REVIEW: The Weirn Books Vol. 1 Is a Harry Potter-Esque Magic School Adventure

The Weirn Books Vol. 1: Be Wary of the Silent Woods is set in the same universe as author Svetlana Chmakova’s 2008-2010 Nightschool: The Weirn Books series. Familiarity with its predecessor, however, is not only unnecessary, but expected for the new series’ younger target demographic. Where the previous series was a manga-esque comic aimed at teenagers, this is a Middle Grade series more visually reminiscent of Chmakova’s Berrybrook Middle School series.

The book quickly and efficiently introduces the basics of the world and characters. In the New England coastal town of Latham, magical beings live between the Human and Night Realms, and magical children attend the Nightschool. The main characters of this book are a trio of young weirns, witches with demon familiars called “astrals.”

RELATED: Harry Potter: The Weasley Family RANKED, from Dork to Cool

Ailis is our narrator and protagonist; she’s living with her grandma, and going to school with her cousins, the adorable D’esh and dragon-obsessed Na’ya. Na’ya might very well be this volume’s stand-out character, a humorous and convincing protrayal of how a certain breed of fantasy fan might be living in an actual fantasy world.

Middle Grade magic school stories are always going to draw comparisons to Harry Potter. The Weirn Books captures a lot of the creativity, personality, sense of wonder and danger that defined the early Potter books, but with a chiller, lower stakes vibe: as far as we know, Ailis isn’t some “chosen one” but just a girl in over her head. Comparisons can also be drawn to Disney Channel’s The Owl House and the anime Little Witch Academia (the manga adaptation of which was also released by Weirn Books‘ publisher JY, Yen Press’ kids line), while the astrals could be compared to daemons from His Dark Materials.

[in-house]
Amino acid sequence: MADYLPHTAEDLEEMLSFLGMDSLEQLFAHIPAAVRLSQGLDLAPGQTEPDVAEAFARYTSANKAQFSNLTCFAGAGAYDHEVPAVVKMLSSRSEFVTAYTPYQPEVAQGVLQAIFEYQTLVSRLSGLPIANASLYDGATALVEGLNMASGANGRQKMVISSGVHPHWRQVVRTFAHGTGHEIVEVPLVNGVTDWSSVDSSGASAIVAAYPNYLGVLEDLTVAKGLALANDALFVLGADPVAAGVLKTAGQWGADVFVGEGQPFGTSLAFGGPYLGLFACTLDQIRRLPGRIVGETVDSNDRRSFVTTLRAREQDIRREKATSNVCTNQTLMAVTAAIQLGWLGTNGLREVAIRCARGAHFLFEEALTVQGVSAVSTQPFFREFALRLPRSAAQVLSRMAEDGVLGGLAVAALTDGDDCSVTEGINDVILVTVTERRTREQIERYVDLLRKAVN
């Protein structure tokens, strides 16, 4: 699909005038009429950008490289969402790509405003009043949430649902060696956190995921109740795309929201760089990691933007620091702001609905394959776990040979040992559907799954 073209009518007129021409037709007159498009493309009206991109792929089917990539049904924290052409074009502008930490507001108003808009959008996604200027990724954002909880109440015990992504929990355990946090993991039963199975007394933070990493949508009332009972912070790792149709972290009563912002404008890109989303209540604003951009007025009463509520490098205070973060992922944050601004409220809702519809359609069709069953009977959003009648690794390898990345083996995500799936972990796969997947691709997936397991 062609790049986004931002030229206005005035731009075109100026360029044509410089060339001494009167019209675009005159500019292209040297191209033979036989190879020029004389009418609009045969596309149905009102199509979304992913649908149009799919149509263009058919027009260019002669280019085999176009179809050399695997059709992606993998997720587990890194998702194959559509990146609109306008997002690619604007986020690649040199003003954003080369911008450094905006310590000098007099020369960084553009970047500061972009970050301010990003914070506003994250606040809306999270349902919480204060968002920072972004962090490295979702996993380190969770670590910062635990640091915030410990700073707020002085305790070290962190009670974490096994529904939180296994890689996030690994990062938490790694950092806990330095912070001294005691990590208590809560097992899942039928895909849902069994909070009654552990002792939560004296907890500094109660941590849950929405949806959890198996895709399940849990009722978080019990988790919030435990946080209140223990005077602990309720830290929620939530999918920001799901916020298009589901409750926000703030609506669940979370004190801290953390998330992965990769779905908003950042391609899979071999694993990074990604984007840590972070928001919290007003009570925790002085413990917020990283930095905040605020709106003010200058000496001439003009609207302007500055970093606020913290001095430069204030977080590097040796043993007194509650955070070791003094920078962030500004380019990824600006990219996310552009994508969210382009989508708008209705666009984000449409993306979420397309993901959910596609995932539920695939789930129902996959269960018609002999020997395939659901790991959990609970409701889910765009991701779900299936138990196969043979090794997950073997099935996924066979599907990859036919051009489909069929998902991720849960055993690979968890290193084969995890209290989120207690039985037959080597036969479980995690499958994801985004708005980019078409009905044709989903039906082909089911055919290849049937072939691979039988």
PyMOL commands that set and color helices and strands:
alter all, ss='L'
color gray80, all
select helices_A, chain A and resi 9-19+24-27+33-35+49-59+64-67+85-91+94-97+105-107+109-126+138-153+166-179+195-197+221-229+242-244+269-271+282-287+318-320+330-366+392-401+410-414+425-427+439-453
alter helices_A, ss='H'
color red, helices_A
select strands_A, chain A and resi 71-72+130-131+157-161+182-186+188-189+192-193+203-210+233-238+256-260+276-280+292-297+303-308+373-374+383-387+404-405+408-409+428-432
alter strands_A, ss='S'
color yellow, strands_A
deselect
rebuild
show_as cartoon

RELATED: Owl House: Why a Conservative Group Wants Disney to Cancel the Show

The art in this book is really good. The character designs for the kids are appealing without being overly cutesy, with expressions that hint at Chmakova’s manga influences without directing aping them. The kids’ grandma has a particularly great design, as does the book’s beautifully eerie villain. JuYoun Lee’s lettering deserves particular note for the way it mixes different fonts with the mood of the dialogue and sound effects; much of the writing appears to be hand-drawn.

Middle schoolers are sure to love this book’s blend of creative, sometimes scary fantasy with relatable characters. Older readers who give it a chance will likely enjoy it for the same reasons, and the world-building is strong enough that it might make them wan to check out Chmakova’s other Nightschool books.

The Weirn Books Vol. 1: Be Wary of the Silent Woods is on sale June 16.

KEEP READING: Love Me, Love Me Not Vol 1 is a Shojo Best-Seller Without Conflict

Middle schoolers and adults alike are sure to love this book's blend of creative, sometimes scary fantasy with relatable characters.

Leave A Comment

Your email address will not be published. Required fields are marked *